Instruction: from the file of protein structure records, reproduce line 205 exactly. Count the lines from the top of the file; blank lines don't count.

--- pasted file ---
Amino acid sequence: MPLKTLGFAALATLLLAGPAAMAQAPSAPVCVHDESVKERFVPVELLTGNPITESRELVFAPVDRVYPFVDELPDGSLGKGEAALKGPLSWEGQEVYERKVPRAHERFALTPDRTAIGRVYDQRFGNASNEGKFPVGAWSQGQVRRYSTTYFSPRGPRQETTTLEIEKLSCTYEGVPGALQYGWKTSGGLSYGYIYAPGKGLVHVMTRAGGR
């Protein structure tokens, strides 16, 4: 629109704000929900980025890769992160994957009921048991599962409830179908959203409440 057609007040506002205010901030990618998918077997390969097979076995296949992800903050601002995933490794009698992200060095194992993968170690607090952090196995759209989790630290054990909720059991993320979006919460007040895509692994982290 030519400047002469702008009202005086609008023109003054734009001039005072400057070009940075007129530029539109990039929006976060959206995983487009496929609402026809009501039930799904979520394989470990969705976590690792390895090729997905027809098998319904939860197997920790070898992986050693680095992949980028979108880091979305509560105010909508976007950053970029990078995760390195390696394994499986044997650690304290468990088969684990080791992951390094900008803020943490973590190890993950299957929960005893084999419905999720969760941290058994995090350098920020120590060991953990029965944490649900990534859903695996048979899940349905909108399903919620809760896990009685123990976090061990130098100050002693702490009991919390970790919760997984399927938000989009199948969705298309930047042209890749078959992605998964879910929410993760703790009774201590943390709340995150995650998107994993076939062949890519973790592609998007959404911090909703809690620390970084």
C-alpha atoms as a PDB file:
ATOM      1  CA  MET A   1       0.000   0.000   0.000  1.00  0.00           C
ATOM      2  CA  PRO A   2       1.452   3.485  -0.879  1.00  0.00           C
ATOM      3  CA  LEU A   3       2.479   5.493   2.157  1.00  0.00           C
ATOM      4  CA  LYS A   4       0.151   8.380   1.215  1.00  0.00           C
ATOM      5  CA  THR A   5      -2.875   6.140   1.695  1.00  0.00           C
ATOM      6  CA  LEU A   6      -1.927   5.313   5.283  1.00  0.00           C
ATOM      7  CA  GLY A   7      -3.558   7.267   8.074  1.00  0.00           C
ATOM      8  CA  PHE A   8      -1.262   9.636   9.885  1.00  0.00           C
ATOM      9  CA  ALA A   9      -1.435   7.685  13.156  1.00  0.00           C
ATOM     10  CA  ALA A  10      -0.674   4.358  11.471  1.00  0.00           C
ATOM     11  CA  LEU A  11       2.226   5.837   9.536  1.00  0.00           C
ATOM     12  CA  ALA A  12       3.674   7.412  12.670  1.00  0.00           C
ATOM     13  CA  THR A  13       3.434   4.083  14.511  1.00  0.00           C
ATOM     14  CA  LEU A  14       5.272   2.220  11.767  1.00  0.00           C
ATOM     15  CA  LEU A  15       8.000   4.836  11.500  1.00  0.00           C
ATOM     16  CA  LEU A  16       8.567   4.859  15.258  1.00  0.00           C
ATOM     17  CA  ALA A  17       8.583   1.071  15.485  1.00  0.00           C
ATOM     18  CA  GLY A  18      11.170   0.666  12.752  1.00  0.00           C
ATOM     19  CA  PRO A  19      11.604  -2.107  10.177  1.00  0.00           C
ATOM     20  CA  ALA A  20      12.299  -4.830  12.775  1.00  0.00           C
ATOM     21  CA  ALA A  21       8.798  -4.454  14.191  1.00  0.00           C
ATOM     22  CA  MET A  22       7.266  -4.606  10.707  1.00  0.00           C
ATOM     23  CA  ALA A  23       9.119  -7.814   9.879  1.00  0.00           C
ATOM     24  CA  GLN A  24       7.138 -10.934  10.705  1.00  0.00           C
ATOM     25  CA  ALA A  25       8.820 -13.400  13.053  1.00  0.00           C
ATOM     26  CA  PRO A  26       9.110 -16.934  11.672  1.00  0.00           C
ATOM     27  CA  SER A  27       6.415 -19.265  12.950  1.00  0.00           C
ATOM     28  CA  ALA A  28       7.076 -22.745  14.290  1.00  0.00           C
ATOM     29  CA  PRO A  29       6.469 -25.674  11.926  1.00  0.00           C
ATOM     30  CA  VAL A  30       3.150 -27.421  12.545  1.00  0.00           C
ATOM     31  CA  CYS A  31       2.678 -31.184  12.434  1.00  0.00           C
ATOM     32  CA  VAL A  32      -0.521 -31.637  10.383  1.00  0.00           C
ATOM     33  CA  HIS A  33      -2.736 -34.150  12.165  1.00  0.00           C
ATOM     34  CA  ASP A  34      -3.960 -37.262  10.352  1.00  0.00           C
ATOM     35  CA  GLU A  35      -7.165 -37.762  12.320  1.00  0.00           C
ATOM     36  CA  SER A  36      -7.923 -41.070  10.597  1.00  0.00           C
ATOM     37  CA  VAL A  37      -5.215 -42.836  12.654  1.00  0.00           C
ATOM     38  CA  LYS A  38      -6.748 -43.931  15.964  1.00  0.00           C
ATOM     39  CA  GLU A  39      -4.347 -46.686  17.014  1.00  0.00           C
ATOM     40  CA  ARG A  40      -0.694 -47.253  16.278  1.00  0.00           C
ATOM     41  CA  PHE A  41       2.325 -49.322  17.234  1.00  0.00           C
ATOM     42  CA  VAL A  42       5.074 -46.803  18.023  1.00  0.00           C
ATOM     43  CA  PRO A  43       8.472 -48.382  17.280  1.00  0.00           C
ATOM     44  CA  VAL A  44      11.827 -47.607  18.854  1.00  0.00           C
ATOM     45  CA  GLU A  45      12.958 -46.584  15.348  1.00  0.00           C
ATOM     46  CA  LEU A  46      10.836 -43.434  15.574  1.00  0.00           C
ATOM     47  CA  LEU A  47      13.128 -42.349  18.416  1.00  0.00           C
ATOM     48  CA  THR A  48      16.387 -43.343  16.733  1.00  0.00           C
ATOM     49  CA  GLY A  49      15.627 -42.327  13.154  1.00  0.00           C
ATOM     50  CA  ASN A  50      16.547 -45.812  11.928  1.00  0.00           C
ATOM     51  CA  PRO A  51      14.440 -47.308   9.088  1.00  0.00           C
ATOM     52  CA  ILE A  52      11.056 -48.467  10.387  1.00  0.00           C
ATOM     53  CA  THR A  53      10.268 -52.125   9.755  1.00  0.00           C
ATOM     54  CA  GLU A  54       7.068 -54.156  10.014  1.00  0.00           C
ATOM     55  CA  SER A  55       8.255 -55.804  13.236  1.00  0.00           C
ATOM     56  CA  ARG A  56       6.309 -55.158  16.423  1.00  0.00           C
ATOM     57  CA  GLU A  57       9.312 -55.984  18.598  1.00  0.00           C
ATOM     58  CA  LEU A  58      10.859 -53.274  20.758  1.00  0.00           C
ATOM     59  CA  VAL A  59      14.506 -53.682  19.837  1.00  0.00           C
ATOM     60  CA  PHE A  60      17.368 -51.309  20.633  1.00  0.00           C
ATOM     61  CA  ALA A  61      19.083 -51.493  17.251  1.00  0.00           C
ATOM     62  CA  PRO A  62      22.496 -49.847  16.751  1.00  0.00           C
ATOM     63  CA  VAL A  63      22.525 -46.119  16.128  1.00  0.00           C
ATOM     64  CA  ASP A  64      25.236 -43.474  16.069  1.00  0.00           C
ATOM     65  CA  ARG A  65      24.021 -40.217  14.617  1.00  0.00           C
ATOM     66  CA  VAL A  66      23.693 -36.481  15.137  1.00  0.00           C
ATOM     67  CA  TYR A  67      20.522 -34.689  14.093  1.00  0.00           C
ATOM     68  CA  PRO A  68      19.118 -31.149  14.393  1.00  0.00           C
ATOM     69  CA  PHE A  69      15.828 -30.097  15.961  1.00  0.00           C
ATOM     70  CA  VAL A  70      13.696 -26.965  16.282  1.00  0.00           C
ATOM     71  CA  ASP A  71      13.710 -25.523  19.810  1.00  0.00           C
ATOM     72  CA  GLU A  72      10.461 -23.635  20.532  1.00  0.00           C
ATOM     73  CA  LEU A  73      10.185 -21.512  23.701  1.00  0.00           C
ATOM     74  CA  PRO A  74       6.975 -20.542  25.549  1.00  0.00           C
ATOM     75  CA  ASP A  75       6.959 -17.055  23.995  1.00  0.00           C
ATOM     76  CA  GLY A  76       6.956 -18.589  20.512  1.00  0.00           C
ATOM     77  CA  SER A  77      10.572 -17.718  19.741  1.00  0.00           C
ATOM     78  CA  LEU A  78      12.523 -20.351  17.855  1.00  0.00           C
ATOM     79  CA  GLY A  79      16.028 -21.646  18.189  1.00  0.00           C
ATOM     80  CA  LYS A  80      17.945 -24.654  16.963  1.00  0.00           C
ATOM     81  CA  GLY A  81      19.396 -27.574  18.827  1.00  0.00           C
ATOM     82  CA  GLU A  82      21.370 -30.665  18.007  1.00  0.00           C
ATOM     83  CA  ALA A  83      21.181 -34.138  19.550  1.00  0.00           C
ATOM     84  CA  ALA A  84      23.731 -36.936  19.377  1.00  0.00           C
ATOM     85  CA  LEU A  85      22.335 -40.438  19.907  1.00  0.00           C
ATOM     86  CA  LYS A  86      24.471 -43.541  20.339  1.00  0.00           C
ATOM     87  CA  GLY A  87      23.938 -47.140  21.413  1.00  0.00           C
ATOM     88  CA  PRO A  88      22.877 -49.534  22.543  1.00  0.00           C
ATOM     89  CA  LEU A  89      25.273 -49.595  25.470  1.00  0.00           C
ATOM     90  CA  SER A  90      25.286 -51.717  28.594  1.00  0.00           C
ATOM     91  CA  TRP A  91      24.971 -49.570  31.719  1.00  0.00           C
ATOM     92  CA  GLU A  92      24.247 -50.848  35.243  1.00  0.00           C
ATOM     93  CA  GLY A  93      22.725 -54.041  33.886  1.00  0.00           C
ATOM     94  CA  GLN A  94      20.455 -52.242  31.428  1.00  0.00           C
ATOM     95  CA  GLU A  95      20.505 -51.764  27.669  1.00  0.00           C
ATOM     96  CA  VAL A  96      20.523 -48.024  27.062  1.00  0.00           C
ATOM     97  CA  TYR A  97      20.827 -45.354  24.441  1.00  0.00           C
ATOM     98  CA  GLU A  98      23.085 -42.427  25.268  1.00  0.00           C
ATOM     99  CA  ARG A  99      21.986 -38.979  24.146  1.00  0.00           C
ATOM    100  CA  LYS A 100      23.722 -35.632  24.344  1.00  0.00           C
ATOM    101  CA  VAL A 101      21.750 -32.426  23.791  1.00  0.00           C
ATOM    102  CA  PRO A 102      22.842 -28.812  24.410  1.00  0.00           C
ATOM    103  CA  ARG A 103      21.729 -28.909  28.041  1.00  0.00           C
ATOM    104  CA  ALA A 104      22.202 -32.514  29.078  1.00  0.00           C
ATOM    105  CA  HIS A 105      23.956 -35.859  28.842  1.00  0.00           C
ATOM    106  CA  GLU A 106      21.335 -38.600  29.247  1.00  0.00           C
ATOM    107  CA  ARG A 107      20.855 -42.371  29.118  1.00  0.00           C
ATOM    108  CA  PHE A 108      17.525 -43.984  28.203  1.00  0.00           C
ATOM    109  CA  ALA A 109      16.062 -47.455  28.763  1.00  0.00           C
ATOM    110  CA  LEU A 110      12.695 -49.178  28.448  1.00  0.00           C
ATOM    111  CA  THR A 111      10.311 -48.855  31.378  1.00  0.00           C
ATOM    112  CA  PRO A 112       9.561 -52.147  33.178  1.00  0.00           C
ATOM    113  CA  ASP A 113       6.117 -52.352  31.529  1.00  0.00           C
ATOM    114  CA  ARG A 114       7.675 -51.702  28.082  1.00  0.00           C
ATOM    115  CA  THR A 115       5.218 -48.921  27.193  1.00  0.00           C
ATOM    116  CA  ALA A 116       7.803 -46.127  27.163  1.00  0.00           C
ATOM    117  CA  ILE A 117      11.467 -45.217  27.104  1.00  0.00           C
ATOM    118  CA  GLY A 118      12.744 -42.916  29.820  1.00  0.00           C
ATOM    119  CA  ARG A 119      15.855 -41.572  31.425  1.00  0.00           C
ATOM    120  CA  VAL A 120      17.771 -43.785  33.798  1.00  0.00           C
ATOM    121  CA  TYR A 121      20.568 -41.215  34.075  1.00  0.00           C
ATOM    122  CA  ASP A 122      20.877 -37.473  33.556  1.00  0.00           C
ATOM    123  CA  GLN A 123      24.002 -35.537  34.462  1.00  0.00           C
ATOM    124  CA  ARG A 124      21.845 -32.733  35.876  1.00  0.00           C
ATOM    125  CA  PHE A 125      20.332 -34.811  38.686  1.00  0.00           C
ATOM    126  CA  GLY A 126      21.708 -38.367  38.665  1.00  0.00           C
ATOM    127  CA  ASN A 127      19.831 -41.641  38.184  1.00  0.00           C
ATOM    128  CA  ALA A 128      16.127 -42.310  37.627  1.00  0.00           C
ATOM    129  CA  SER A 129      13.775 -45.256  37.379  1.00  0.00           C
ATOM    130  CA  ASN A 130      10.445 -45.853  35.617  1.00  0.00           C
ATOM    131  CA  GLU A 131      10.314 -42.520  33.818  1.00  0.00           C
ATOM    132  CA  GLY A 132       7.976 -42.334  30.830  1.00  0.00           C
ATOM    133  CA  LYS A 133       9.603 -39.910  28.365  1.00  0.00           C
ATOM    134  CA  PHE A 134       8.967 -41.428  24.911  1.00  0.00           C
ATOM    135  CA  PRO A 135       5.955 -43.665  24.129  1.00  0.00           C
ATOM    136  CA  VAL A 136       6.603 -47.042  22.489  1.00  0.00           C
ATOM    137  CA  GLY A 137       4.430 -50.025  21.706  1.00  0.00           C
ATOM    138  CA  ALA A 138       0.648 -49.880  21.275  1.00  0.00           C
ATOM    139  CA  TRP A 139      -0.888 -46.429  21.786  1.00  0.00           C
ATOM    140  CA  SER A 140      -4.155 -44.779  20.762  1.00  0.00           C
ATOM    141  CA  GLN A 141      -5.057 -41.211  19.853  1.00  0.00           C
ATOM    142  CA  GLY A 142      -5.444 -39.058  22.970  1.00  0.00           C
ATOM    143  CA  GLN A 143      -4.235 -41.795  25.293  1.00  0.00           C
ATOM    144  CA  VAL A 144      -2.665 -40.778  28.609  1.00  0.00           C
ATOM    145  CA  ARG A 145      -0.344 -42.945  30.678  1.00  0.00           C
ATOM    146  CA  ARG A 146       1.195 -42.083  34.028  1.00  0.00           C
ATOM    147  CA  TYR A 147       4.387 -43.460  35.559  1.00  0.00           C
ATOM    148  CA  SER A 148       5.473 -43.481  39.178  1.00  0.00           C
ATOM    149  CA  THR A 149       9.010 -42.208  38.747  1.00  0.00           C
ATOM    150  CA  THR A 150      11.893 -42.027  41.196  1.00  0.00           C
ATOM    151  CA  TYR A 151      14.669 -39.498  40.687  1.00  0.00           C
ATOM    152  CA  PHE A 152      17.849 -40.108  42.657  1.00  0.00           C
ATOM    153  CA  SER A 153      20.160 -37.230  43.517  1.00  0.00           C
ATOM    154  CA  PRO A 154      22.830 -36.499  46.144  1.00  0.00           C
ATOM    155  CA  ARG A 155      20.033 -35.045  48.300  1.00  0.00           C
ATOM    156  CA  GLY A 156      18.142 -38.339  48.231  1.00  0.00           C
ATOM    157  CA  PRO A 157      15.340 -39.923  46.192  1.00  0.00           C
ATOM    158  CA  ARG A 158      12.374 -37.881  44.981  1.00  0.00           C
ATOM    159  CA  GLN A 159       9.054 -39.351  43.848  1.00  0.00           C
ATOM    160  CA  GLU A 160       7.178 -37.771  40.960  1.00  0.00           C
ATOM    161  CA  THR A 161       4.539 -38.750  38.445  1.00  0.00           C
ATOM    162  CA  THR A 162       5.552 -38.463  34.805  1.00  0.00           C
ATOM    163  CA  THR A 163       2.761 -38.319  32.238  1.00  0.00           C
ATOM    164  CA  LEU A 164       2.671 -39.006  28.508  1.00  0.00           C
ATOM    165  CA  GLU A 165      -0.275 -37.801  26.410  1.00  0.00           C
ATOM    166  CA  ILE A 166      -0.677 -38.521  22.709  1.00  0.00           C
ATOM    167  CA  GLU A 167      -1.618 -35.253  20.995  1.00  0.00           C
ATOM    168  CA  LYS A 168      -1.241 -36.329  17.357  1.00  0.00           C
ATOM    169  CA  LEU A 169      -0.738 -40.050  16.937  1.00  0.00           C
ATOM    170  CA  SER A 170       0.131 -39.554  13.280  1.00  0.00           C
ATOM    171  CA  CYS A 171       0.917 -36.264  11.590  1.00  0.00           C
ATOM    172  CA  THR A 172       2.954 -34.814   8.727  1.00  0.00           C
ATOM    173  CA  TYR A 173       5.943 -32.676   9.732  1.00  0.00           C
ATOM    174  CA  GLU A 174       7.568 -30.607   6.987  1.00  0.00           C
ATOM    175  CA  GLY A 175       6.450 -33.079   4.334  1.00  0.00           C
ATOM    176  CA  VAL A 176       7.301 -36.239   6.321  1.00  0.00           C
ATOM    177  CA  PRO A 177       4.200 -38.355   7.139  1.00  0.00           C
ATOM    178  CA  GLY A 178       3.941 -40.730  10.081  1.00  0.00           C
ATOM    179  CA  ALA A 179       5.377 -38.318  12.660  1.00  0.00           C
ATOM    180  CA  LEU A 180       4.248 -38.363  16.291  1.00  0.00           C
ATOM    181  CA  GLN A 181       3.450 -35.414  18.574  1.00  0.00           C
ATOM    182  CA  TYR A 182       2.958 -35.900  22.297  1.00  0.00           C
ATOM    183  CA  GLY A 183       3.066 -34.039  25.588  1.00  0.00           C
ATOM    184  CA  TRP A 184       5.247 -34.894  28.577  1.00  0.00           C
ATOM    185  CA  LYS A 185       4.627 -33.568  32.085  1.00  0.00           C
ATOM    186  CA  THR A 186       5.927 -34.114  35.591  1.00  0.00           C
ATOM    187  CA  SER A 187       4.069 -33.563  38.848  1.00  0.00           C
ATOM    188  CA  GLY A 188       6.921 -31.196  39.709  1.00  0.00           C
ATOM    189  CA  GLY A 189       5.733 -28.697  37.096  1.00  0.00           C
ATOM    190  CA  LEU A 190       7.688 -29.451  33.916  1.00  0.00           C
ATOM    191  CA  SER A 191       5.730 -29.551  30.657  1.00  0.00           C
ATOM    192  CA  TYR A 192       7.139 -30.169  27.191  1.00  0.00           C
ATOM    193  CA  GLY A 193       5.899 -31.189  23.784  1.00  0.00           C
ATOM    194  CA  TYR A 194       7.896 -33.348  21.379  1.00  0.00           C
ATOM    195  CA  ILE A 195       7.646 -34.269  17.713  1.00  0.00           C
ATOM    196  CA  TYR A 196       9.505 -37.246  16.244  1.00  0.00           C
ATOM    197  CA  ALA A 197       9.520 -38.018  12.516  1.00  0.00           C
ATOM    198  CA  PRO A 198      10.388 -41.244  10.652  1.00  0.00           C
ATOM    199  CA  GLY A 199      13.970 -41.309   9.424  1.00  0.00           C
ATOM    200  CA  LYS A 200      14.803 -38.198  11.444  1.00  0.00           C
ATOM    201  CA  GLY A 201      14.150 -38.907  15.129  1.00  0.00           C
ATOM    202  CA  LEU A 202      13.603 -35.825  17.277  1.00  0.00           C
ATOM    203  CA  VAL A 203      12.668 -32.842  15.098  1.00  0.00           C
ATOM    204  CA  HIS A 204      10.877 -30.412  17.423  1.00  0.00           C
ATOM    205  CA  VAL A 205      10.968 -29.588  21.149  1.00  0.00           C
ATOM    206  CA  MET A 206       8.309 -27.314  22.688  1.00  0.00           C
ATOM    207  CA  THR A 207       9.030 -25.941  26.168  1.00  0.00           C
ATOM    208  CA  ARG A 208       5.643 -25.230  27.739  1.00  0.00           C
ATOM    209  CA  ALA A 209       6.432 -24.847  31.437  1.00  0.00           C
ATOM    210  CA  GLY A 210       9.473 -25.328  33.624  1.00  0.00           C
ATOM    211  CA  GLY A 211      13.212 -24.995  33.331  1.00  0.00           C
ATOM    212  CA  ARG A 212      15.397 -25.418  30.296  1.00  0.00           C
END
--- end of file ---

ATOM    202  CA  LEU A 202      13.603 -35.825  17.277  1.00  0.00           C